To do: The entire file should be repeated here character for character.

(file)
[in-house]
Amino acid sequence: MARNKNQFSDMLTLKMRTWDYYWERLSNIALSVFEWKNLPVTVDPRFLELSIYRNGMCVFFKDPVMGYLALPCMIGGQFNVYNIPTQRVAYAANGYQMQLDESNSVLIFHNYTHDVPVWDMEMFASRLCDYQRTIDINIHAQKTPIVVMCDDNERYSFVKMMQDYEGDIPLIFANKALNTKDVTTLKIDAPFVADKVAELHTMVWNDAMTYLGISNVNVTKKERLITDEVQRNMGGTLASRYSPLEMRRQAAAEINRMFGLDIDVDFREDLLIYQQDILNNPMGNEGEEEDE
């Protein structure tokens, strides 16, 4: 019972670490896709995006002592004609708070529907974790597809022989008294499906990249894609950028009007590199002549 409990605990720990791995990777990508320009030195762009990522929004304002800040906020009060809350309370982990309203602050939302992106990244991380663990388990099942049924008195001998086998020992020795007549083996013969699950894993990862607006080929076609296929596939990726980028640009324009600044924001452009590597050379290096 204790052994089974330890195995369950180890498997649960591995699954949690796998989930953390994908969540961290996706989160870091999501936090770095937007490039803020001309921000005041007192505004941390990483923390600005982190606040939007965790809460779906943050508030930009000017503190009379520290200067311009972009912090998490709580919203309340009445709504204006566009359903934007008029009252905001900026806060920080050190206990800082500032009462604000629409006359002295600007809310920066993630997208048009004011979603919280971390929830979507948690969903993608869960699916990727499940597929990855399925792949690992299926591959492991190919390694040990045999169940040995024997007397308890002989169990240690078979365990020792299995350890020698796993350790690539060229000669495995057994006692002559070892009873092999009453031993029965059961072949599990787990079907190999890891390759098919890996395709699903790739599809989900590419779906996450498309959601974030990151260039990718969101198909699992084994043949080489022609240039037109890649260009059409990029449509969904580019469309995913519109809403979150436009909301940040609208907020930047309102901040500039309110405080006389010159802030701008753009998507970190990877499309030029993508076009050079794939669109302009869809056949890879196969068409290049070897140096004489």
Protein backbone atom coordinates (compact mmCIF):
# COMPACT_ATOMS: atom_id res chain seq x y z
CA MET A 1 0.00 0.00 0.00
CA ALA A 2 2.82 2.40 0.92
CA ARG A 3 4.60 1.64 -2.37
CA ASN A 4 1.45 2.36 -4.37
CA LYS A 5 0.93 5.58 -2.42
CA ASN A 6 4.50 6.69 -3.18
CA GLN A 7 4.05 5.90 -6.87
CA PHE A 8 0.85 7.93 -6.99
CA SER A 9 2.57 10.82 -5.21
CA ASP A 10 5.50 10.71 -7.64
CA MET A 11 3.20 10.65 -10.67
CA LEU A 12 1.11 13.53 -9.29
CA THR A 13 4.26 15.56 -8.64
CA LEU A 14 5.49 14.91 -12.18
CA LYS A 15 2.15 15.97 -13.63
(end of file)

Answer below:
[in-house]
Amino acid sequence: MARNKNQFSDMLTLKMRTWDYYWERLSNIALSVFEWKNLPVTVDPRFLELSIYRNGMCVFFKDPVMGYLALPCMIGGQFNVYNIPTQRVAYAANGYQMQLDESNSVLIFHNYTHDVPVWDMEMFASRLCDYQRTIDINIHAQKTPIVVMCDDNERYSFVKMMQDYEGDIPLIFANKALNTKDVTTLKIDAPFVADKVAELHTMVWNDAMTYLGISNVNVTKKERLITDEVQRNMGGTLASRYSPLEMRRQAAAEINRMFGLDIDVDFREDLLIYQQDILNNPMGNEGEEEDE
């Protein structure tokens, strides 16, 4: 019972670490896709995006002592004609708070529907974790597809022989008294499906990249894609950028009007590199002549 409990605990720990791995990777990508320009030195762009990522929004304002800040906020009060809350309370982990309203602050939302992106990244991380663990388990099942049924008195001998086998020992020795007549083996013969699950894993990862607006080929076609296929596939990726980028640009324009600044924001452009590597050379290096 204790052994089974330890195995369950180890498997649960591995699954949690796998989930953390994908969540961290996706989160870091999501936090770095937007490039803020001309921000005041007192505004941390990483923390600005982190606040939007965790809460779906943050508030930009000017503190009379520290200067311009972009912090998490709580919203309340009445709504204006566009359903934007008029009252905001900026806060920080050190206990800082500032009462604000629409006359002295600007809310920066993630997208048009004011979603919280971390929830979507948690969903993608869960699916990727499940597929990855399925792949690992299926591959492991190919390694040990045999169940040995024997007397308890002989169990240690078979365990020792299995350890020698796993350790690539060229000669495995057994006692002559070892009873092999009453031993029965059961072949599990787990079907190999890891390759098919890996395709699903790739599809989900590419779906996450498309959601974030990151260039990718969101198909699992084994043949080489022609240039037109890649260009059409990029449509969904580019469309995913519109809403979150436009909301940040609208907020930047309102901040500039309110405080006389010159802030701008753009998507970190990877499309030029993508076009050079794939669109302009869809056949890879196969068409290049070897140096004489």
Protein backbone atom coordinates (compact mmCIF):
# COMPACT_ATOMS: atom_id res chain seq x y z
CA MET A 1 0.00 0.00 0.00
CA ALA A 2 2.82 2.40 0.92
CA ARG A 3 4.60 1.64 -2.37
CA ASN A 4 1.45 2.36 -4.37
CA LYS A 5 0.93 5.58 -2.42
CA ASN A 6 4.50 6.69 -3.18
CA GLN A 7 4.05 5.90 -6.87
CA PHE A 8 0.85 7.93 -6.99
CA SER A 9 2.57 10.82 -5.21
CA ASP A 10 5.50 10.71 -7.64
CA MET A 11 3.20 10.65 -10.67
CA LEU A 12 1.11 13.53 -9.29
CA THR A 13 4.26 15.56 -8.64
CA LEU A 14 5.49 14.91 -12.18
CA LYS A 15 2.15 15.97 -13.63